Given the character of the Soviet regime, the charges of complicity and collaboration made by leading anti-revisionists are in effect a case for the prosecution, i.e., far from a moral giant, as most of his former friends and colleagues believe (and, so far as revisionists are concerned, his music self-evidently proclaims), Shostakovich was at best fearful, morally confused, and intellectually inconsistent; at worst a justly guilt-ridden trimmer who spent his life trying to suck up to a gang of outrageous political criminals. Those adhering to the Naive Approach naturally put a different spin on this: Shostakovich was indeed faithful to the regime - but why not? The USSR was, they assert on no discernible factual basis, a noble socialistic enterprise disfigured by Stalin's megalomania, but in other respects (apart, perhaps, from a regrettable lack of democratic free expression) morally superior to "capitalist imperialism".
Since we have before us what amounts to a preliminary case for the prosecution, it is the duty of those taking a contrary view to deploy a case for the defence. Such a case is, of course, fully argued in The New Shostakovich and Shostakovich Reconsidered. However, in a court of law, the logic of advocacy differs in kind from the first-hand experience and personal viewpoints of primary witnesses to facts adduced by defence or prosecution. Advocacy is rational and persuasive; witnesses are more immediate in impact - more vivid, more emotionally affecting. And, in the end, without such witnesses, neither defence nor prosecution can present an entirely convincing case. Since it is a well-tried tactic of anti-revisionism to imply that there is an equivalence of witness - and hence of credibility - on either side of the debate, it is time to make clear how far this is from the truth. We must turn to the witnesses for the defence in the case of Dmitry Shostakovich versus anti-revisionism and the Naive Approach.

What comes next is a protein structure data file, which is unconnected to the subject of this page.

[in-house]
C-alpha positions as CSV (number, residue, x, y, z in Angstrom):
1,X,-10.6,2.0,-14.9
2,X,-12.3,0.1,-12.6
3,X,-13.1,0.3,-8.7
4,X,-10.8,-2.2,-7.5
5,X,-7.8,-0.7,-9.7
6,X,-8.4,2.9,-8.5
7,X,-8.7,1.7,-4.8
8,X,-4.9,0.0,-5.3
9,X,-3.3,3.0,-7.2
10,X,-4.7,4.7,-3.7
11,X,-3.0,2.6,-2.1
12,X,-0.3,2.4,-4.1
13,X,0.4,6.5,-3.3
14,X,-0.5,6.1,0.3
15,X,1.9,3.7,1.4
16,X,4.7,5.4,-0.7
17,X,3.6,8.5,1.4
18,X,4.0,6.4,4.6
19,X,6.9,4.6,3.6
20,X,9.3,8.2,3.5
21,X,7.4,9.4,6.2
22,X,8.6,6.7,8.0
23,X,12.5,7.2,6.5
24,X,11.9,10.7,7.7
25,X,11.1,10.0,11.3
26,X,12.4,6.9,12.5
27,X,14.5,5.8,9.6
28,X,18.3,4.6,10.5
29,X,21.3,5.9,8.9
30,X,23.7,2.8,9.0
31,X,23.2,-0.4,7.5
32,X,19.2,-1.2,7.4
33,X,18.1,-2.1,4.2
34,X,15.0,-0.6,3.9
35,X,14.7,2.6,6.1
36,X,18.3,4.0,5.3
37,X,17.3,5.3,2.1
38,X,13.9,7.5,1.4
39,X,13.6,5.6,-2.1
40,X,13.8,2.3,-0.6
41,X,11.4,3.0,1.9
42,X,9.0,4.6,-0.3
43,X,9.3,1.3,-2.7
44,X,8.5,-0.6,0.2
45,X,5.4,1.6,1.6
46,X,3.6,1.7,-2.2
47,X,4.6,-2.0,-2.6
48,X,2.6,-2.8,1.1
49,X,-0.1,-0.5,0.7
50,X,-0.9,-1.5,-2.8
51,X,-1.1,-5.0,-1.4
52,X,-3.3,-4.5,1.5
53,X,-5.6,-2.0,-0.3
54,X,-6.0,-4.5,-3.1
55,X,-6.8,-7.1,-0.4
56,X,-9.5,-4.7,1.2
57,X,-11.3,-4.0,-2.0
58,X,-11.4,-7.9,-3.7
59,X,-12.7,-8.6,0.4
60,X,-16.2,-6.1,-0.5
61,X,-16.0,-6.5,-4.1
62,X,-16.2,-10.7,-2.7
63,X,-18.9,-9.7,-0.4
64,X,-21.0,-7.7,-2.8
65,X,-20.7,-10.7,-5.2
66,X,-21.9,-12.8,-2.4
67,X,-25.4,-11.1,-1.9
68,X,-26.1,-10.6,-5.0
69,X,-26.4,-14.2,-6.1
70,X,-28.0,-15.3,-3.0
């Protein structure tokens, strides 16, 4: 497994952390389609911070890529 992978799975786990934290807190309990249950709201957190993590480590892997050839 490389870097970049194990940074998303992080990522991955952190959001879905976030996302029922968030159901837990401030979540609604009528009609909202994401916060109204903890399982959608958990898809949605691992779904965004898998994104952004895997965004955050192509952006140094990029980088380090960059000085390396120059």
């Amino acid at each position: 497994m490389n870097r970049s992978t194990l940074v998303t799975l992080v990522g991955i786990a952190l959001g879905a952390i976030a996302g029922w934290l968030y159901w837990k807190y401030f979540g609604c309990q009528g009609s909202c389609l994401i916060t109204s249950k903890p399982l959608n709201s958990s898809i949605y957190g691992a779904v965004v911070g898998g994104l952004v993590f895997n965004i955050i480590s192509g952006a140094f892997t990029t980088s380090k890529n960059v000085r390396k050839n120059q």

The largest single collection of individual testimony to who Shostakovich was and what he did is that edited by Elizabeth Wilson in Shostakovich: A Life Remembered (Faber & Faber, 1994). Wilson offers 81 individual "witnesses", of which around two-thirds constitute statements taken from existing books and articles, the rest being derived from interviews conducted by her or written contributions elicited by her during 1988-90. Of these 81 witnesses, 36 offer one or more statements showing that Shostakovich was disaffected with the Soviet regime in ways ranging from distaste to open hatred. Of the remaining witnesses, 42 may be classified as neutral on this question in that their comments contain no explicit or implicit political content, although most are complimentary about Shostakovich's character and motives - dependable indicators in a totalitarian environment. (This would not be true of a similar list of testimonials to the character and motives of, for example, Dmitri Kabalevsky.)
Moreover, the testimonies of many of the "neutral" witnesses also strongly suggest, without giving specific positive evidence, that Shostakovich held the Soviet regime in low esteem (e.g., the testimony of Lyubov' Rudneva, pp. 248-55). Only 3 witnesses make statements remotely susceptible to the interpretation that Shostakovich ever, at any time, had any sympathy with communism - and one of these has elsewhere made emphatic statements to the opposite effect. All in all, a fair-minded person would conclude from Shostakovich: A Life Remembered alone that the composer was seriously disaffected with communism; indeed one reviewer of Wilson's book, Terry Teachout, wrote thus: "Testimony or no Testimony, it is no longer possible to regard Shostakovich as a faithful servant of the Communist party. Shostakovich: A Life Remembered leaves no doubt whatsoever that he hated Stalin, hated Communism, hated the apparatchiki and the nomenklatura, and that much of his music was in some meaningful sense intended to convey this hatred." Let us examine the testimonies of the 36 witnesses who make statements of this sort in Shostakovich: A Life Remembered (to which page numbers in the text below refer).